Story By: Dr Lawrence Osei-Tutu
I attended a beautiful international conference of the Society for Neuro-Oncology Sub-Saharan Africa, SNOSSA over the weekend at the magnificent University of Ghana Medical Centre, UGMC in Accra, Ghana. I was awed not just by the awesome infrastructure of the conference venue but by the intricate presentations of the beautiful minds on show.
Cancers are not uncommon among adults. They are not so common in children, adolescents and young adults. When they happen in the younger age groups they are tricky to diagnose. Cancers are smart and mimic many common diseases and disorders.
It gets worse with brain tumours. Cancers occurring within the confines of our bony skulls are especially tricky to pick up. They tend to be extra smart, do well to go unnoticed for longer periods till a tipping point where they shut down brain functions; and they require highly advanced medical imaging to pick them up.
In low-income and middle-income countries, LMICs, these disease-related challenges are compounded by the lack of adequately trained personnel, facilities and capabilities to diagnose, treat and monitor or follow up patients with brain tumours.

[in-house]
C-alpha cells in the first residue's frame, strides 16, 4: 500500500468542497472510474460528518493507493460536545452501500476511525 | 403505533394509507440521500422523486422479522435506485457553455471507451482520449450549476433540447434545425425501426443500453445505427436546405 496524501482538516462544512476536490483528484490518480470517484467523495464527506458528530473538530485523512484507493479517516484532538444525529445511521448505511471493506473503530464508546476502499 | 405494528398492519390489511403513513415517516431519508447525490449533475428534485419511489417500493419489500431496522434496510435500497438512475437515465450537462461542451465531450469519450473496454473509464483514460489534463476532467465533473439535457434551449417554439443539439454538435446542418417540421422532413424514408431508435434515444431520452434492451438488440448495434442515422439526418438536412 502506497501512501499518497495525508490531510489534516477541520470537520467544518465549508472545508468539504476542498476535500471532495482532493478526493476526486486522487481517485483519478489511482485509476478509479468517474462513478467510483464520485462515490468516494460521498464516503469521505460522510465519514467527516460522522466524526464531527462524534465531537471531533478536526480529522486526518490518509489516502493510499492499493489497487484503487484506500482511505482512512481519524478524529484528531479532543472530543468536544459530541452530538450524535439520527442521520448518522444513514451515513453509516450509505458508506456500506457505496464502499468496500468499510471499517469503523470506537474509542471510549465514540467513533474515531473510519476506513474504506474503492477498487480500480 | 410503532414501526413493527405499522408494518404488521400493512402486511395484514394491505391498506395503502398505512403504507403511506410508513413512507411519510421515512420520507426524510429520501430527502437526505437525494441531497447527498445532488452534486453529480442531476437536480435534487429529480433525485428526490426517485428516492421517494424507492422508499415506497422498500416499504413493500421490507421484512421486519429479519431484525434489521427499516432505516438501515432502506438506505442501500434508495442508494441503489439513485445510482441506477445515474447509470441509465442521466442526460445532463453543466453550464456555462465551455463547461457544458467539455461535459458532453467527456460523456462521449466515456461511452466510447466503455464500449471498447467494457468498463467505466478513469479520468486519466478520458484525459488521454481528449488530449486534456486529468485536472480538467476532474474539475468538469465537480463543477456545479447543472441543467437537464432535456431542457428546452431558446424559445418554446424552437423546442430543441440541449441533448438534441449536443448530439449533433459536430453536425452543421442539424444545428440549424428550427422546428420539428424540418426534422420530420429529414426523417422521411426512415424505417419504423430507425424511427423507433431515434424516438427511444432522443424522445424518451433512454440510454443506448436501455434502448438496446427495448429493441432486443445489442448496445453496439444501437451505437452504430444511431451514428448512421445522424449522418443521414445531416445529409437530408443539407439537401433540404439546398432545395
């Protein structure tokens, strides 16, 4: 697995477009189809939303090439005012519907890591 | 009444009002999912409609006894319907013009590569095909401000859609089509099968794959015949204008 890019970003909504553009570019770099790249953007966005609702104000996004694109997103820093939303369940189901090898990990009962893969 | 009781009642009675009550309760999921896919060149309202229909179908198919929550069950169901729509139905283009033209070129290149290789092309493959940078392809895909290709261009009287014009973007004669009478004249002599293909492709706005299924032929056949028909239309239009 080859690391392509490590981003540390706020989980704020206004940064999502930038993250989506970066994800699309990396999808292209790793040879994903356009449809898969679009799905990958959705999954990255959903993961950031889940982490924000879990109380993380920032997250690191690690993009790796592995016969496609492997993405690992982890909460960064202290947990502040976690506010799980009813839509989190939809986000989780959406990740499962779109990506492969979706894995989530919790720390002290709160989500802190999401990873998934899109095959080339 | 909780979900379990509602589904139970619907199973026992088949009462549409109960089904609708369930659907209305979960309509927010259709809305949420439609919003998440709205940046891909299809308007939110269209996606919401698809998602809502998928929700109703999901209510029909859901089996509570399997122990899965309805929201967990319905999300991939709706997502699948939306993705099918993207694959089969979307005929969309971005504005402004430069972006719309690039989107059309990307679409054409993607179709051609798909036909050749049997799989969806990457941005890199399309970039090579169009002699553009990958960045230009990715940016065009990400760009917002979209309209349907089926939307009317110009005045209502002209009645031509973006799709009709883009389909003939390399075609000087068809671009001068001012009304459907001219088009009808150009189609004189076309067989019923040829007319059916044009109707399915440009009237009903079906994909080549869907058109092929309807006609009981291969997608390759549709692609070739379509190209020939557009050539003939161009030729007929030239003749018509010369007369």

For children in LMICs, the situation is much direr. The personnel have to receive further specialised training so they can treat children and use child-friendly facilities and equipment.
I find that in Ghana where I practice there is also another rather soft bottleneck. While tertiary institutions have a few of these resources to provide brain cancer care, successful patient outcomes are limited by poor coordination among experts that should work together to provide the needed care.
A child with suspected brain cancer may for instance never come to the attention of the pediatric oncologist and/or the radiation oncologist even though their services may be required to treat them.
Read also: https://vivahealthmag.com/9-mental-health-awareness-tips-to-keep-you-safe/
When we are few we should communicate even more with each other as soon as any one of the multidisciplinary teams that attends to these children encounters one. This does not resource-intensive while ensuring effective utilisation of the limited facilities at our disposal.
We are currently collaborating with colleagues in neurosurgery and other relevant disciplines to explore effective ways in coordinating, facilitating and improving the quality of care for children, adolescents and young adults with brain cancers in our institution.
They say the fewer the merrier and you do not always need an abundance of resources to effect positive outcomes. Sometimes less is more